With thousands of people working together to pump money into a rarely traded stock, doesn’t the Wall Street Bets Gamestop situation perfectly fit the definition of market manipulation? But with no genuine fraud or organized scheming, how is this any different from any other investments or even hedge funds?
by Maanas Shah
I’m sure almost all of you have at least heard about the Wall Street Bets (WSB) Gamestop (GME) situation Around early 2021, a group on Reddit called Wall Street Bets (a joke forum regarding stocks) decided to invest in GME as one of their many joke investments. However, unlike any of their previous joking actions, many of them went through with it and the stock shot up several hundred percent. This, of course, caused those in on the joke to make very real fortunes off of the process, and, as such, the story went viral.
However, as the situation reached its peak, some investors and entities called out WSB for market manipulation (a federal crime which, as the name suggests, is illegal and planned manipulation of the market via some sort of group scheme). The investing platform Robinhood even banned the trading of the stock temporarily. However, many others argued that what these individuals did was no different from the hedge funds (a partnership of investors to pool funds to hopefully be able to make a large return using advanced trading techniques) on Wall Street, and that there was no planned ill intent, especially since the whole event was relatively unplanned.
Here is where the Trilemma lies: are the members of WallStreetBets market manipulators, innocent investors, or maybe a mix in between?
A general definition for market manipulation is “a type of market abuse where there is a deliberate attempt to interfere with the free and fair operation of the market.” The main takeaway from this definition is a “deliberate attempt to interfere.” Though admittedly, this definition is rather vague, it is possible to interpret the WSB GME situation as such. Their goal was to all invest into a random, low traded stock with the hope of creating an artificial demand that they would then be able to profit off of.
If we want to compare this incident to more specific scenarios, we should turn to the idea of a “pump and dump” scheme. This is a form of fraud in which the goal is to boost a stock’s price (usually a low traded one) artificially or fraudulently to make a quick profit. It basically involves the “pumping” of investments rapidly into the stock to quickly raise its price and then selling at that high price, causing the profit and the subsequent crashing of the stock, hence the “dump” part of the name. We can clearly see this sort of peak and crash pattern when analyzing the GME situation. After the WSB posts, the stock saw an influx of investments and it quickly grew over 700% after a few days. As investors started to cash out by selling their shares we saw an equally rapid spike downwards, once again matching the model of this type of fraud.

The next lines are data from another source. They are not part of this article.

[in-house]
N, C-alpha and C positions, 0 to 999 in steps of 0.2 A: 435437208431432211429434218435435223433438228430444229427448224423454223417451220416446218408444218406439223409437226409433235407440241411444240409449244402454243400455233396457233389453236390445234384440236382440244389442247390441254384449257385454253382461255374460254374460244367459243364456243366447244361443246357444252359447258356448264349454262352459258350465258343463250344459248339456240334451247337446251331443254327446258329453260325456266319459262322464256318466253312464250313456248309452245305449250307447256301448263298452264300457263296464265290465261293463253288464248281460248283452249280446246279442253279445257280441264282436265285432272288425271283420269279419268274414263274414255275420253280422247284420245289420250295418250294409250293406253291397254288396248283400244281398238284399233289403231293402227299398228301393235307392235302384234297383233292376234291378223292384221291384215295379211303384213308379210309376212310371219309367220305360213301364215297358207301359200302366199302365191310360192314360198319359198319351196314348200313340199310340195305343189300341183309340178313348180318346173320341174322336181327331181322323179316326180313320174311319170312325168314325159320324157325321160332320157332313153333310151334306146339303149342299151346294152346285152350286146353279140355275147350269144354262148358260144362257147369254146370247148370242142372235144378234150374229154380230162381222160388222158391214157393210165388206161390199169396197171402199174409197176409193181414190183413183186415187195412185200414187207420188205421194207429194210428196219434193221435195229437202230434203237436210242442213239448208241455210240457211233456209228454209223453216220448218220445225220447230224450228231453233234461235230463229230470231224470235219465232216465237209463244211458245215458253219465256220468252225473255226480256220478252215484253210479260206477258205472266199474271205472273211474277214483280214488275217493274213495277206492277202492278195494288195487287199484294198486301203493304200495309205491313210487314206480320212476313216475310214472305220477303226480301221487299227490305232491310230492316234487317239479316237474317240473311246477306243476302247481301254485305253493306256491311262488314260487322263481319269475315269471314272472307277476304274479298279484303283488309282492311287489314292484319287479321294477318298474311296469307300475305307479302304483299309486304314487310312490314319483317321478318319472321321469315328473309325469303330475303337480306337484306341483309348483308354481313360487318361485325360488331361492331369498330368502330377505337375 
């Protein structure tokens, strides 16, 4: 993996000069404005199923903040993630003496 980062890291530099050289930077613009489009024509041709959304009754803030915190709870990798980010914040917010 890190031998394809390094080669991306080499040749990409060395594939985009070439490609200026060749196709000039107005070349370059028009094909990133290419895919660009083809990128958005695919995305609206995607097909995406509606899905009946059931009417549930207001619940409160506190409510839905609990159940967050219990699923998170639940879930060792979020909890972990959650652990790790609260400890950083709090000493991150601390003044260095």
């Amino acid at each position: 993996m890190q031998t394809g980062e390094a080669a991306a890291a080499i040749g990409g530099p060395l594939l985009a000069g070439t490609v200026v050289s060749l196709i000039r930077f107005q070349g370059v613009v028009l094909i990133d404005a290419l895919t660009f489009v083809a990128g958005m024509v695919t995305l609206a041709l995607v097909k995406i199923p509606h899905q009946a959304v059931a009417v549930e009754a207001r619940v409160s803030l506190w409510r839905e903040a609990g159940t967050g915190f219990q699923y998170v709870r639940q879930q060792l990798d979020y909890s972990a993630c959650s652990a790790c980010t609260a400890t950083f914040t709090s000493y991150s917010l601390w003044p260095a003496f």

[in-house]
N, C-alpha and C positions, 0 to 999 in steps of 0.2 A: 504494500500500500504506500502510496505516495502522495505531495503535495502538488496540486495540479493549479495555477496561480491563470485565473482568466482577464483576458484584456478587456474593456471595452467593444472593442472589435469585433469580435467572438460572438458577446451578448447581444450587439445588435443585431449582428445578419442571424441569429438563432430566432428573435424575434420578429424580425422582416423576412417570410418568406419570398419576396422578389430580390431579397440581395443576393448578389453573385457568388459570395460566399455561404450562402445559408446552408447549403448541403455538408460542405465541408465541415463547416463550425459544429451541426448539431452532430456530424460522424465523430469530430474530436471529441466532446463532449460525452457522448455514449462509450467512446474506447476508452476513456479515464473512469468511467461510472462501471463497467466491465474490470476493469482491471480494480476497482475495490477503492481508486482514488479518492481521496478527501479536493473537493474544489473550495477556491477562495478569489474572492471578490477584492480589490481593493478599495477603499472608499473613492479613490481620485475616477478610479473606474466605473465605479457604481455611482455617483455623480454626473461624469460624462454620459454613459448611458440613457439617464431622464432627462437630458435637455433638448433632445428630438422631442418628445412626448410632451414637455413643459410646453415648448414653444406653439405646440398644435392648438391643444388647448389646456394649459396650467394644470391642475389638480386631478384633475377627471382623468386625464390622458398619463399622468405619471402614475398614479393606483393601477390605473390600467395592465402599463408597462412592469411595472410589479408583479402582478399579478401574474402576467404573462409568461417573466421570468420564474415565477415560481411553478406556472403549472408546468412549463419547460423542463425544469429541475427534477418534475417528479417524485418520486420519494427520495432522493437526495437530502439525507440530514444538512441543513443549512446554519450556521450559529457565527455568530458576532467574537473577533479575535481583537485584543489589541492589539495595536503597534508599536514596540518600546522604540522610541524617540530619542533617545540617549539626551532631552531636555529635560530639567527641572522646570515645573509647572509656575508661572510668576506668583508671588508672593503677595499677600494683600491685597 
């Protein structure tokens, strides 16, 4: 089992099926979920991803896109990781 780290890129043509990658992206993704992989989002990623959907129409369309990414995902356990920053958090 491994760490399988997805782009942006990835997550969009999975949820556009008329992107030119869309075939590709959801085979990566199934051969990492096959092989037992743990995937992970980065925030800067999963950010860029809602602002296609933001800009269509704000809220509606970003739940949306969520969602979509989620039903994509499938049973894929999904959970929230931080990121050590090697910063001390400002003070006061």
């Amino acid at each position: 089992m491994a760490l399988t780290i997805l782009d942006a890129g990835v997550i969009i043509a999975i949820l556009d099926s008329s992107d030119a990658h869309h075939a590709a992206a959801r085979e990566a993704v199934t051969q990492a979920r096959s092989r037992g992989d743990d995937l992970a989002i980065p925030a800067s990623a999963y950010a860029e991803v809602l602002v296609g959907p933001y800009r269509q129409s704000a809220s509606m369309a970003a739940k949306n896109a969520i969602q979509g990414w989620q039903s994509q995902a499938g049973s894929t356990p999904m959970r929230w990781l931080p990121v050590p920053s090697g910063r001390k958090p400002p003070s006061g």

Though it could be argued that these applications may be a tad far fetched or misconstrued, the definition, as seen above, is quite vague to begin with. So, of course, we must interpret each situation as it is and try to apply it to the general outline.
While we’ve seen how it's possible to align the actions of WSB with those of fraud or illegal activities, one important aspect to consider is intent. WSB has had a long history of joke investments and investing into dying companies; it’s what the forum stands for. So is it really that hard to believe that as the website (Reddit) grew more popular over the years, one of WSB’s jokes might have actually gone through? It’s almost impossible to ever prove there is ill intent in the first place for many situations, but when you take into account the context of WSB and what it stands for it becomes even harder to do so. Even the name itself, Wall Street Bets, is a joke alluding to the ridiculousness of their proposed investments and actions.
Another important argument to consider is hedge funds and their legality. As stated earlier, hedge funds are when investors pool their investments to procure more advanced trading options and to hopefully obtain a profit from this limited partnership larger than they could alone. With this general definition, we can note some similarities with WSB and their actions regarding GME, mainly in how they’ve pooled their users' funds to allow them to each individually be able to profit from the larger investment into GME. Noting how it is a legal profession for those on Wall Street to actively be a part of such hedge funds, many people argued how it was ridiculous that it be deemed “market manipulation” when a group of average people tried to make profits from it as well. They called it hypocrisy from those higher up in the economic cycle - those on Wall Street and platforms such as Robinhood.
As previously mentioned, when dealing with situations like this we need to interpret the situation to existing definitions of legal or illegal actions and see what fits best. Similarly, we can see how here the situation can fit into the definition of a perfectly legal practice as well.
Even in the professional economic industry, crimes such as “market manipulation” are incredibly vague, and much is left up to interpretation when trying to classify an action as such. As a result, it's much more likely that the answer to this question is not a complete yes or no, but rather somewhere in between. We have seen questionable aspects to the WSB GME situation, but we have also seen a lot of innocent attributes as well. And, of course, with the previously mentioned vague wording, and how it can be applied to both fraud but also perfectly legal activities, it might just be more accurate to say this situation is a bit of both: innocent investors with a hint of accidental market manipulation.